These past few weeks we’ve been asking, “What is the mission of God’s people?”
The answer to this question is found in the very first calling God gives in the Bible.
“God has created us in his image, so that we may carry out a task, fulfill a mission, pursue a calling,” writes Anthony A. Hoekema in his book Created in God’s Image.
This mission is described in Genesis 1:28:
God blessed them and said to them, Be fruitful and increase in number; fill the earth and subdue it. Rule over the fish in the sea and the birds in the sky and over every living creature that moves on the ground.
This passage, known as the cultural mandate, calls Christians to partner with God in his work. From the very beginning, God’s plan was to entrust the world to humankind. This is what we were made to do.
The calling to work is emphasized again in Genesis 2:15:
The Lord God took the man and put him in the Garden of Eden to work it and take care of it.
Nancy Pearcey writes in her book, Total Truth:
Our calling is not just to “go to heaven” but also to cultivate the earth, not just to “save souls” but also to serve God through our work. For God himself is engaged not only in the work of salvation but also in the work of preserving and developing His creation. When we obey the Cultural Mandate, we participate in the work of God himself.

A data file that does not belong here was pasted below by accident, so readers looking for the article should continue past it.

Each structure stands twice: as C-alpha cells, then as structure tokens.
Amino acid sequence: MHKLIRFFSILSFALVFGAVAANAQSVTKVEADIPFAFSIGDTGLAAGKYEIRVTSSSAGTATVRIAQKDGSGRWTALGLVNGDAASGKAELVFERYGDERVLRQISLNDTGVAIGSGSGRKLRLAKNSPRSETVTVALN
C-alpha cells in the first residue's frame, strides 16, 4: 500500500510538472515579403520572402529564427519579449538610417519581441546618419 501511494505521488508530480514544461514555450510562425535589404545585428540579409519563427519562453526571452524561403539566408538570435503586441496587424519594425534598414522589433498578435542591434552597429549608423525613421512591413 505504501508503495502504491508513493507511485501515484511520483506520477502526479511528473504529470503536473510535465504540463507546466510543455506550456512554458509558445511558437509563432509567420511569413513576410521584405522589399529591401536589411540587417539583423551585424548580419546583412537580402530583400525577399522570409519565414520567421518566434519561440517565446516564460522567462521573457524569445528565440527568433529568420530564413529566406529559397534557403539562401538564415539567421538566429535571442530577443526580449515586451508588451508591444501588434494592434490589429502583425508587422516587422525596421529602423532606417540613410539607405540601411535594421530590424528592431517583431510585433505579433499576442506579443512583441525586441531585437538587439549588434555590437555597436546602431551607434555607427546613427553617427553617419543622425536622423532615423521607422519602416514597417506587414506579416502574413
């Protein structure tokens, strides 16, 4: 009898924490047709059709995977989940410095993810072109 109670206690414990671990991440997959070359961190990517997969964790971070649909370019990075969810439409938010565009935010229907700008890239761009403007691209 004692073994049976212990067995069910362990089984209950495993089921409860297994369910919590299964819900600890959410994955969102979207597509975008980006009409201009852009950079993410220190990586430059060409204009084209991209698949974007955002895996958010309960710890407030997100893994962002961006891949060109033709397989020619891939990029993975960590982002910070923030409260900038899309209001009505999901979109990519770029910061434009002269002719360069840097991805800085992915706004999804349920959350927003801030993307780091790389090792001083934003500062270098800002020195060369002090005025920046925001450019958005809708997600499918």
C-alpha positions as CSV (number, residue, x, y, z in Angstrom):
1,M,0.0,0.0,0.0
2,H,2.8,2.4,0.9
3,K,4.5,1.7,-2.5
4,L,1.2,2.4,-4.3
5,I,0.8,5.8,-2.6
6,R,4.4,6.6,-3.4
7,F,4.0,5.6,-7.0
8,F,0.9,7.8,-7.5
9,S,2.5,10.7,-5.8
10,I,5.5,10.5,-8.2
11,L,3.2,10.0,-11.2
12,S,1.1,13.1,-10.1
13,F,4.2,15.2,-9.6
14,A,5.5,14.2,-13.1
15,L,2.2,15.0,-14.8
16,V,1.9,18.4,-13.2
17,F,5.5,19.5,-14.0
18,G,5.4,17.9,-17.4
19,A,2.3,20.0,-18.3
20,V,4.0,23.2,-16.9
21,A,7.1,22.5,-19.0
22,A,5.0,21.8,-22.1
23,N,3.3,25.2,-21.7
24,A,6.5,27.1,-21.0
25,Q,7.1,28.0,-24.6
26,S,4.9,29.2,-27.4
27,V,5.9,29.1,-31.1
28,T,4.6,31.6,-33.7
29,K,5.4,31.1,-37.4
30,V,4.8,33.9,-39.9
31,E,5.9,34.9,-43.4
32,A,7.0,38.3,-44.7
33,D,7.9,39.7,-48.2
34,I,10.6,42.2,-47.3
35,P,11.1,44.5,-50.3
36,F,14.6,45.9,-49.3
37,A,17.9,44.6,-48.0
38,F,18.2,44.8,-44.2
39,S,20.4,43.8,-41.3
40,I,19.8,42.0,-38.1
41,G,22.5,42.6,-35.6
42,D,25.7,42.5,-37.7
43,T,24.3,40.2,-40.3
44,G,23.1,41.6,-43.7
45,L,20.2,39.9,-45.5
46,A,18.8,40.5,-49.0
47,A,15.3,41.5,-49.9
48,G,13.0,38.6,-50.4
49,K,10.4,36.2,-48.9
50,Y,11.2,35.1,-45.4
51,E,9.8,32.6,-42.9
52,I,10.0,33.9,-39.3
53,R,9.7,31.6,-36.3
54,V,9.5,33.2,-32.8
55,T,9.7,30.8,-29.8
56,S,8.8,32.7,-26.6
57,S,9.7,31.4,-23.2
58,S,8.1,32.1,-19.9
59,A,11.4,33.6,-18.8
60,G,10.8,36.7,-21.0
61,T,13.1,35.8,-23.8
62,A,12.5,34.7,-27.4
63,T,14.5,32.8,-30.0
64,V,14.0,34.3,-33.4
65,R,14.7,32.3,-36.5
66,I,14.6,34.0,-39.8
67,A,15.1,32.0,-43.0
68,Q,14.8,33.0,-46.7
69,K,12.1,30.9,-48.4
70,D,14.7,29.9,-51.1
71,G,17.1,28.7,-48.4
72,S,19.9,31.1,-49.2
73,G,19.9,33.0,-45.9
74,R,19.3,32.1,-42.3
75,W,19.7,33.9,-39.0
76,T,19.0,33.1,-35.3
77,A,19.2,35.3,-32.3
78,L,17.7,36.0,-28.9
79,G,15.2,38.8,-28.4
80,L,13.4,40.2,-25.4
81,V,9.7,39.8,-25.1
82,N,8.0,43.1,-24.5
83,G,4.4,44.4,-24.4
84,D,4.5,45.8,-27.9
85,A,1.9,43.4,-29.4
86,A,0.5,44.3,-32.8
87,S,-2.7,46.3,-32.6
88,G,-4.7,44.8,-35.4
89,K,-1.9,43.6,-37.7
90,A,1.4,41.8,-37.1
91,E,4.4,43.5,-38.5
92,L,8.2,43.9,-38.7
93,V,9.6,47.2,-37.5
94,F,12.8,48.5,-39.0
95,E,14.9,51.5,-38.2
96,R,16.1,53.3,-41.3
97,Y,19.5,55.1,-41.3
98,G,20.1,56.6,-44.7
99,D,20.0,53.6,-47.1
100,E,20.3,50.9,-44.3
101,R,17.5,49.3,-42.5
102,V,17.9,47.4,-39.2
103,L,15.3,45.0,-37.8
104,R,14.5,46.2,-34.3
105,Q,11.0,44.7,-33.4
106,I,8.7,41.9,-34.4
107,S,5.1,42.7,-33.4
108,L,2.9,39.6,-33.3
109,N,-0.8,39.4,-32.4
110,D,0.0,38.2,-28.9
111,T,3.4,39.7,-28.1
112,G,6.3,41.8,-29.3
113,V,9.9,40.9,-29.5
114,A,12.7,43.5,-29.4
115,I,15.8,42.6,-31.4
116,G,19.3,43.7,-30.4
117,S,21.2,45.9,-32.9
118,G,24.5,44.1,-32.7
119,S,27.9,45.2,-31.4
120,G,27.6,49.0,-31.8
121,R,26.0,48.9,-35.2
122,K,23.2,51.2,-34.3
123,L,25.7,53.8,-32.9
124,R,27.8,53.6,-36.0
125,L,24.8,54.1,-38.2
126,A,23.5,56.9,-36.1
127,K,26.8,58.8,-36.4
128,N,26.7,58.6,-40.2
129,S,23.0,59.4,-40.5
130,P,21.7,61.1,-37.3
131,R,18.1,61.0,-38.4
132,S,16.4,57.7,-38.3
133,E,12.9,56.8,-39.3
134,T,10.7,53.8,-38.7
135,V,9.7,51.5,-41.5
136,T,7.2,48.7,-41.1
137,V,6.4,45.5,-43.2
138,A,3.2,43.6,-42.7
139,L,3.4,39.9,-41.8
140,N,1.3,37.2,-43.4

Our stewardship role is a call for man to work with and for God in everything we do. This why the Apostle Paul can say, “Whatever you do, work at it with all your heart, as working for the Lord” (Colossians 3:23).
The significance of all of our work – in our jobs, our homes, our communities, and our churches – is directly related to its connection with God’s work.
The lesson of the Cultural Mandate is that our sense of fulfillment depends on engaging in creative, constructive work. The ideal human existence is not eternal leisure or an endless vacation – or even a monastic retreat into prayer and meditation – but creative effort expended for the glory of God and the benefit of others.
Work was instituted before the Fall, before the need for evangelism. There is intrinsic value to our work. It is what we do to bring about biblical flourishing, to give others a glimpse of the way things were and are supposed to be.
The Garden of Eden was perfect but not finished. If Adam and Eve had not fallen into sin they would not have stayed in the garden forever. They would have moved out into the world, filling it with God’s images and subduing it.
The Hebrew word translated “subdue” in verse 28 (Hebrew kabash) literally means to make the earth useful for the benefit and enjoyment of human beings.
The idea of the cultural mandate is that God entrusts me with something and he expects me to do something with it, something worthwhile, something that he finds valuable. This is evident from the very beginning when God placed Adam and Eve on the earth. This calling implies an expectation of human achievement.
This first calling of the biblical story is a calling to the world, a calling that comes for the sake of God’s purpose to bless all things that he has made. It is a calling informing and shaping all the people of God throughout the entirety of the Bible.
As biblical scholar Michael Williams writes,
Should we miss our first calling, a calling that informs the nature and purpose of our very existence, we will in fact impoverish the biblical portrayal of calling.
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